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Julian Klugman


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I knew Ben Holman, he was a personal friend of mine, that's how I came to CRS.

Question:
And who was Ben Holman?

Answer:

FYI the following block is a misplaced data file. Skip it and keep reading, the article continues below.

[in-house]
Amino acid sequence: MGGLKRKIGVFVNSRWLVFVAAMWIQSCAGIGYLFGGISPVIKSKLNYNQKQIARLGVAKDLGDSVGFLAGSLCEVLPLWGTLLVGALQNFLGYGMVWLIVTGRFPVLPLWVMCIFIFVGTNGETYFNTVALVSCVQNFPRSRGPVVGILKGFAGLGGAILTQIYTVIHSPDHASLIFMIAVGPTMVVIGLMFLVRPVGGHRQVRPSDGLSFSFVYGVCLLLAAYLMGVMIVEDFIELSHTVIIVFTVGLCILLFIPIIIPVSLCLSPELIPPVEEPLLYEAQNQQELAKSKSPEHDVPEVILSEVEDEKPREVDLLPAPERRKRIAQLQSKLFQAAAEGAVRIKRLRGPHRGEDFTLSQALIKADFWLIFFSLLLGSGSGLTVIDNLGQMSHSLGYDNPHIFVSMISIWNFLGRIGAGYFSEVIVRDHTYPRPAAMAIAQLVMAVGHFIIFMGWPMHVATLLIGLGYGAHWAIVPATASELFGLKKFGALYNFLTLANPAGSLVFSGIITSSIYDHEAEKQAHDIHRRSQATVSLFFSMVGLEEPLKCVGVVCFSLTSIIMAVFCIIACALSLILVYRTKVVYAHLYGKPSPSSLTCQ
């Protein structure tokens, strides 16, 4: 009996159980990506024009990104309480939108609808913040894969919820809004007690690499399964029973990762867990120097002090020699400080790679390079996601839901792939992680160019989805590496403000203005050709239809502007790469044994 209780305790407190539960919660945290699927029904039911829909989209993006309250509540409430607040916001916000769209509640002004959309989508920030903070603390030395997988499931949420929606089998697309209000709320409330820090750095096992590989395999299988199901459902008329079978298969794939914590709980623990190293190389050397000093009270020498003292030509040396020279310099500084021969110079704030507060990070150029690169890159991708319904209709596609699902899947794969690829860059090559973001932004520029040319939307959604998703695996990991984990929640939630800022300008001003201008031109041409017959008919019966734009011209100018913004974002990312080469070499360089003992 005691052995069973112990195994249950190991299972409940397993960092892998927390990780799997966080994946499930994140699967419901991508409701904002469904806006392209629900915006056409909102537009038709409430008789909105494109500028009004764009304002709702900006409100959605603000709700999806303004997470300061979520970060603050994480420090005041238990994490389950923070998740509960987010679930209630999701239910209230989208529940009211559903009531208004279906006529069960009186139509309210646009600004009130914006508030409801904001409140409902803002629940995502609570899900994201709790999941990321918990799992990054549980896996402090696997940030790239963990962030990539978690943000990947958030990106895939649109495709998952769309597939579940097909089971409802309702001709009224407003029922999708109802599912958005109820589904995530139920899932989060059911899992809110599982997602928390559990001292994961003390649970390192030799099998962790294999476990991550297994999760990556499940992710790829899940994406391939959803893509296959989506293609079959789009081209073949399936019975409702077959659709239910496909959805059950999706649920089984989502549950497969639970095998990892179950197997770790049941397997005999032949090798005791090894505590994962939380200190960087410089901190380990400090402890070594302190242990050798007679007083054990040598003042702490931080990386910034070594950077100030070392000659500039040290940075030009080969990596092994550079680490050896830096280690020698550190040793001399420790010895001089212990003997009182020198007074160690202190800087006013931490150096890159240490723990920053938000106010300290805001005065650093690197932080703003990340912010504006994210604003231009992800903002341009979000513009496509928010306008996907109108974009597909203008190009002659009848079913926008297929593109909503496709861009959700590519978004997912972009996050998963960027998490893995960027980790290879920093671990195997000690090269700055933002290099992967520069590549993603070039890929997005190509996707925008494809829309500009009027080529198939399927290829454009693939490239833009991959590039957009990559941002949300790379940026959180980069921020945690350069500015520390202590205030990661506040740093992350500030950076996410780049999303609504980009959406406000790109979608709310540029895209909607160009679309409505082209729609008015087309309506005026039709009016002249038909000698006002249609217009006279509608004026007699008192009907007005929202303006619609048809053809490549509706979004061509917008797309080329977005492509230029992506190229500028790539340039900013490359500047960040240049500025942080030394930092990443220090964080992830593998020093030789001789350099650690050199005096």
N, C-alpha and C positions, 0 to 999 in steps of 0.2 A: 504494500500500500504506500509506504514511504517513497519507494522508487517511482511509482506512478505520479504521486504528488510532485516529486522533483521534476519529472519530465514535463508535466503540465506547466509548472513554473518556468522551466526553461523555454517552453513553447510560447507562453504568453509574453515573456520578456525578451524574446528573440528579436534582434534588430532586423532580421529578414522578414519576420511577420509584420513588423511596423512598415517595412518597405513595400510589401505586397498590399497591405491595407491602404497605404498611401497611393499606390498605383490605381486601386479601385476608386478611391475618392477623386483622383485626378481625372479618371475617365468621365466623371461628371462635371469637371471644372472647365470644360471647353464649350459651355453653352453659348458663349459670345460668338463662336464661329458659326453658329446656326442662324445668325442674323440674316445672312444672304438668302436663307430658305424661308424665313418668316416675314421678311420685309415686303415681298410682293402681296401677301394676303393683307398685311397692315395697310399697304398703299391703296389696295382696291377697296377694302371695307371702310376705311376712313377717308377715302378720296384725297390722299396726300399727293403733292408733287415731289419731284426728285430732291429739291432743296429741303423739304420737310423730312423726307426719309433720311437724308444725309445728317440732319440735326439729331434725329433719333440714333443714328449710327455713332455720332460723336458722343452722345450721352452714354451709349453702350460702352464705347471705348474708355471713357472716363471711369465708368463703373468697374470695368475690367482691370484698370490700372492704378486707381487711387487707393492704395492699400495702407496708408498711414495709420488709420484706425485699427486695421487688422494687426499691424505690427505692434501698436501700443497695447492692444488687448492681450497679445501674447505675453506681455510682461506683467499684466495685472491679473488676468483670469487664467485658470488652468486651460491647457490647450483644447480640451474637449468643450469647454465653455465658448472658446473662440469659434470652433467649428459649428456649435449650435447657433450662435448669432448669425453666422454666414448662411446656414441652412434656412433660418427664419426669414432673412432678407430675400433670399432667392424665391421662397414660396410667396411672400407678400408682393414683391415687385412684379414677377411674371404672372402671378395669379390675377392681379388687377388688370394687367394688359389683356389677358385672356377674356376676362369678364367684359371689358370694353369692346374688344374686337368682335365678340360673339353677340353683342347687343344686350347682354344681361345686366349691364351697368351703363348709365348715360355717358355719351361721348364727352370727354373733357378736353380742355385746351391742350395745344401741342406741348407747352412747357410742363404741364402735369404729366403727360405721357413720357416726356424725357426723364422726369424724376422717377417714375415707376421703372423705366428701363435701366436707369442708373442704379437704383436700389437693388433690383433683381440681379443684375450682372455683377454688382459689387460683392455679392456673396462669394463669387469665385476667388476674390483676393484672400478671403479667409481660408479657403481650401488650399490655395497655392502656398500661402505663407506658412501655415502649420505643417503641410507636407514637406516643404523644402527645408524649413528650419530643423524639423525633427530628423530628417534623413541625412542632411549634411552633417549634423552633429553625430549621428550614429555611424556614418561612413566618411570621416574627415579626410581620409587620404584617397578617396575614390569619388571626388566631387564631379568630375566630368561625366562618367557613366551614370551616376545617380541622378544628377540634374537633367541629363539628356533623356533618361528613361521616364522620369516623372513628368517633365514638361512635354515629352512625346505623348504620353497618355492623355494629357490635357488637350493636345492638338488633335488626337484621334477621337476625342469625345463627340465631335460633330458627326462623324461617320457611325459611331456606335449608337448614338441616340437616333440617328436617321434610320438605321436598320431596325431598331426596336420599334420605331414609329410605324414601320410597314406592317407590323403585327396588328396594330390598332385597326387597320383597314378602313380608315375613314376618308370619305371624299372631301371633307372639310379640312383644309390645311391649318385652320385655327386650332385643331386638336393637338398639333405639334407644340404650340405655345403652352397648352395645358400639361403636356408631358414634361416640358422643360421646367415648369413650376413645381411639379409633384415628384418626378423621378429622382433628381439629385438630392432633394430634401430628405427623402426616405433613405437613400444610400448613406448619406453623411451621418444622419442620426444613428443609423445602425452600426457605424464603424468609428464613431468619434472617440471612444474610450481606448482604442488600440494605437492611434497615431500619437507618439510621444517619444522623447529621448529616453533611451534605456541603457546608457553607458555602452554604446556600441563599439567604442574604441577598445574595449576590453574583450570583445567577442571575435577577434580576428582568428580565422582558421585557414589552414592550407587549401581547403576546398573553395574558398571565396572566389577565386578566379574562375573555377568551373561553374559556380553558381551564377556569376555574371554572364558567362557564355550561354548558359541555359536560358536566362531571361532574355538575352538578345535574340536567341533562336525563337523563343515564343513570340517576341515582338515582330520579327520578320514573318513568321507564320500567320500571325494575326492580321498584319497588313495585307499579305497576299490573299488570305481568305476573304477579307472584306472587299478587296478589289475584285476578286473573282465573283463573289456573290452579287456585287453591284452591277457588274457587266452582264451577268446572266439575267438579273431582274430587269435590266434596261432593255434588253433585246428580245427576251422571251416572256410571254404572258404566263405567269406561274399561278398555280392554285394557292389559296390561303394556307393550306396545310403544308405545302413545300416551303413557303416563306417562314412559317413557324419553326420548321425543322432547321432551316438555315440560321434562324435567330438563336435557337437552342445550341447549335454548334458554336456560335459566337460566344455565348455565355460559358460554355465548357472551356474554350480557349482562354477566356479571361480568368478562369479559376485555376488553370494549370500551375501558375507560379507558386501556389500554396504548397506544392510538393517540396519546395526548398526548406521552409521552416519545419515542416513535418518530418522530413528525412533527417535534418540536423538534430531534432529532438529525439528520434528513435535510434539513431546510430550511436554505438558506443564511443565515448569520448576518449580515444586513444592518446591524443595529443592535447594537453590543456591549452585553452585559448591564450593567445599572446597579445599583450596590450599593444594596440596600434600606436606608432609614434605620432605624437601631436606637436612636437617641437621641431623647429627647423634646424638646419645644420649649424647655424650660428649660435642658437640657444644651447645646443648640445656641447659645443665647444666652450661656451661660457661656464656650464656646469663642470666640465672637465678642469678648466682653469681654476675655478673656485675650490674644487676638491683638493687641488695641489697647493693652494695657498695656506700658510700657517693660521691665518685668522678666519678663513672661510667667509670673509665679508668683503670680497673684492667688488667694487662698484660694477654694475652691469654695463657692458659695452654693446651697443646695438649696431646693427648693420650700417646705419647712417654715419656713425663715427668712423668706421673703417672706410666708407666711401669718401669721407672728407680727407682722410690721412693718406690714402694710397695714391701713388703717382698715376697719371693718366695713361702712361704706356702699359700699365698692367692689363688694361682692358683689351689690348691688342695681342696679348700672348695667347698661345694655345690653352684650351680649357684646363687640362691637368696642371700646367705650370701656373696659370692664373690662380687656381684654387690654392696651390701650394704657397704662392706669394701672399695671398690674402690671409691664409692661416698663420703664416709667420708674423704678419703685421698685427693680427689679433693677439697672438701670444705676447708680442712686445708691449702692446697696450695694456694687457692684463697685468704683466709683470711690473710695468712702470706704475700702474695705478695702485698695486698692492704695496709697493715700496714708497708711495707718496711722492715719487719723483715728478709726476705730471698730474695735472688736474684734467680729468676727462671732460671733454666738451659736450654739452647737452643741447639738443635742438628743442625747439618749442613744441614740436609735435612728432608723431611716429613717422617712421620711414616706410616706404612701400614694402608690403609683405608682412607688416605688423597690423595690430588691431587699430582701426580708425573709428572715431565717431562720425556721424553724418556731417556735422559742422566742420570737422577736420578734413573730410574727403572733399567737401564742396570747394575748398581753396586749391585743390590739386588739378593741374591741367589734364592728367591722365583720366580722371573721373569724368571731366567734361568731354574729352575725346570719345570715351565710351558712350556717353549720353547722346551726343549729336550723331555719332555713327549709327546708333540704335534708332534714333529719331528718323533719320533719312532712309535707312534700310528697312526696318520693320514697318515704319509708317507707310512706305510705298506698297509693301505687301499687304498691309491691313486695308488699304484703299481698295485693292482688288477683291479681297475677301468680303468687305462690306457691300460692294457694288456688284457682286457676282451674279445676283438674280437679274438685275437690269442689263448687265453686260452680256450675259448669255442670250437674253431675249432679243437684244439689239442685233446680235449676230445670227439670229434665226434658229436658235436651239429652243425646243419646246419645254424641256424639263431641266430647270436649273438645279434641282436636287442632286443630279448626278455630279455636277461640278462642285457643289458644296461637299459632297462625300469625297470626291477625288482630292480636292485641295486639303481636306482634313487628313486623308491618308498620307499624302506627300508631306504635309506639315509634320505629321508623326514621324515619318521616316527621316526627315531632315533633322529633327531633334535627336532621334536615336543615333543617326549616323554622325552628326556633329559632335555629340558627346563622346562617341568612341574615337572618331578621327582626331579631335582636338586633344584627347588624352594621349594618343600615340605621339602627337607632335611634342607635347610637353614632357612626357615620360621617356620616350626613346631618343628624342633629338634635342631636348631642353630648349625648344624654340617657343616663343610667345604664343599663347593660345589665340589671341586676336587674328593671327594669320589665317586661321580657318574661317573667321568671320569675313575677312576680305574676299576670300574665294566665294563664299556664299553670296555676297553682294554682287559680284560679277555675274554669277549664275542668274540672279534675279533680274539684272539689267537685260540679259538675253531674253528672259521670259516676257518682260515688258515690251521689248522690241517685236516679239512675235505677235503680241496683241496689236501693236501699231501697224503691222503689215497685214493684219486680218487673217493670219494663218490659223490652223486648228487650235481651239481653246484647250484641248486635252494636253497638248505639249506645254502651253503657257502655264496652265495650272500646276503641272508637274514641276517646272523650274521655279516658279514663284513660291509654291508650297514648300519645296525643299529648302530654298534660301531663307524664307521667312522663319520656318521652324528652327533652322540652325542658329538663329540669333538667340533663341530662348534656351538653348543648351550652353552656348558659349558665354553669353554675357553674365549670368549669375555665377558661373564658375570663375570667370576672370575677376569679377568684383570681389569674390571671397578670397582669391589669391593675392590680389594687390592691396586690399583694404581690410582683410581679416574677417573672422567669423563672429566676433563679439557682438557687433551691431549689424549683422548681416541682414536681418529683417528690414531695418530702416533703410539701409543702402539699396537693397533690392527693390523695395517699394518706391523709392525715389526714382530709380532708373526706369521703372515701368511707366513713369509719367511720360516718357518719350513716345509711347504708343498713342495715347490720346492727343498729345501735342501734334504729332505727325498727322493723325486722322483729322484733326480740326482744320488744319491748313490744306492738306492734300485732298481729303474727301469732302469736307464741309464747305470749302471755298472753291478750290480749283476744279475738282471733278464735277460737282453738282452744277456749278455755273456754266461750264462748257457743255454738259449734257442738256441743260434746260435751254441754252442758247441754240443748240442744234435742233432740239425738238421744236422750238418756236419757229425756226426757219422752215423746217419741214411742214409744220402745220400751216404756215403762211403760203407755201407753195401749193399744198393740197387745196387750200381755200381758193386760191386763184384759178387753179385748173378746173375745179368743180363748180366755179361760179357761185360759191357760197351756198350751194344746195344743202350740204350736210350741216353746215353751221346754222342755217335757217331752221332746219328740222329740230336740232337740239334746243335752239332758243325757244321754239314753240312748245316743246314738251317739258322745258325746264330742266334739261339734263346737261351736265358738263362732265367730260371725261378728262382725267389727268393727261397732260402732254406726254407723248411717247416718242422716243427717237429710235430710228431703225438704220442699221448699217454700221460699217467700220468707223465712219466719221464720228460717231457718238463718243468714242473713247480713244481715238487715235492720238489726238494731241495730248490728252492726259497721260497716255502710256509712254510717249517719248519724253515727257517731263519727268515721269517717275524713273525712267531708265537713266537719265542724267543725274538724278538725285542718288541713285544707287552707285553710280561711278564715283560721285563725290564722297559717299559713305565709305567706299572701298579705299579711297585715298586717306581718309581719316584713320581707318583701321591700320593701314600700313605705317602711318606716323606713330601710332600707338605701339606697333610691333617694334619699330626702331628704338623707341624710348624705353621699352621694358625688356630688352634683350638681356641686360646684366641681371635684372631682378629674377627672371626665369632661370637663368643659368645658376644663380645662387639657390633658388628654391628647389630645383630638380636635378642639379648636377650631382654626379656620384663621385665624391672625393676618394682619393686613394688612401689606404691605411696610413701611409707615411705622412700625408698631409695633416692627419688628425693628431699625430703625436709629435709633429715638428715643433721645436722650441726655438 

Ben Holman was the director of CRS for 8 years. CRS was a project of Lyndon Johnson's. The idea was to set up a mediation service to deal with problems that had come out of the 1964 Civil Rights Act regarding interstate commerce. They thought when the hotels and public accommodations integrated, they were going to have a lot of lawsuits, a lot of problems. Lyndon Johnson had been Vice President. His way was mediation, although the '64 act was really bi- partisan. There were more Republicans voting for the act than Democrats. People don't remember that. It was Senator Dirksen from Illinois, and the majority of the republicans voted for it, not the democrats. You had the southern Democrats who at that time all voted against it. But they broke the filibuster and passed the '64 act. But what happened, basically, is that businesses in the South, with a few notable exceptions, complied. They knew they would have to do it; it made good business sense; they did it. The young students had gone out there and made it very clear they weren't going to put up with anything else. These were real heroes, the people on the buses. I lived in Little Rock in 1957 just before the Governor got up on the steps of Central High School. CRS was formed in 1964 and a year later the Watts riots in Los Angeles in 1965 changed the whole ball game. Leroy Collins was the first director. CRS was put in the Commerce Department because they thought it would handle public accommodations, and when that didn't happen, they moved CRS over to the Justice Department, and Collins was promoted up to Under Secretary of Commerce. Then they brought in Roger Wilkins who was the nephew of the head of NAACP (Roy Wilkins). He became director and he was the protegee of the Deputy Attorney General of the United States. Then Ben Holman was hired. I met Ben when I got out of the army in 1957. I moved into Prairie Shores in Chicago, which was really the first high rise integrated building. Ben was a reporter for the Chicago Daily News and we worked together in the Independent Voters of Illinois. We were both very idealistic and we became close friends. Years later Ben became director of Community Relations Service. I had just gone out to Seattle, and he offered me a job. So I went to work for CRS.



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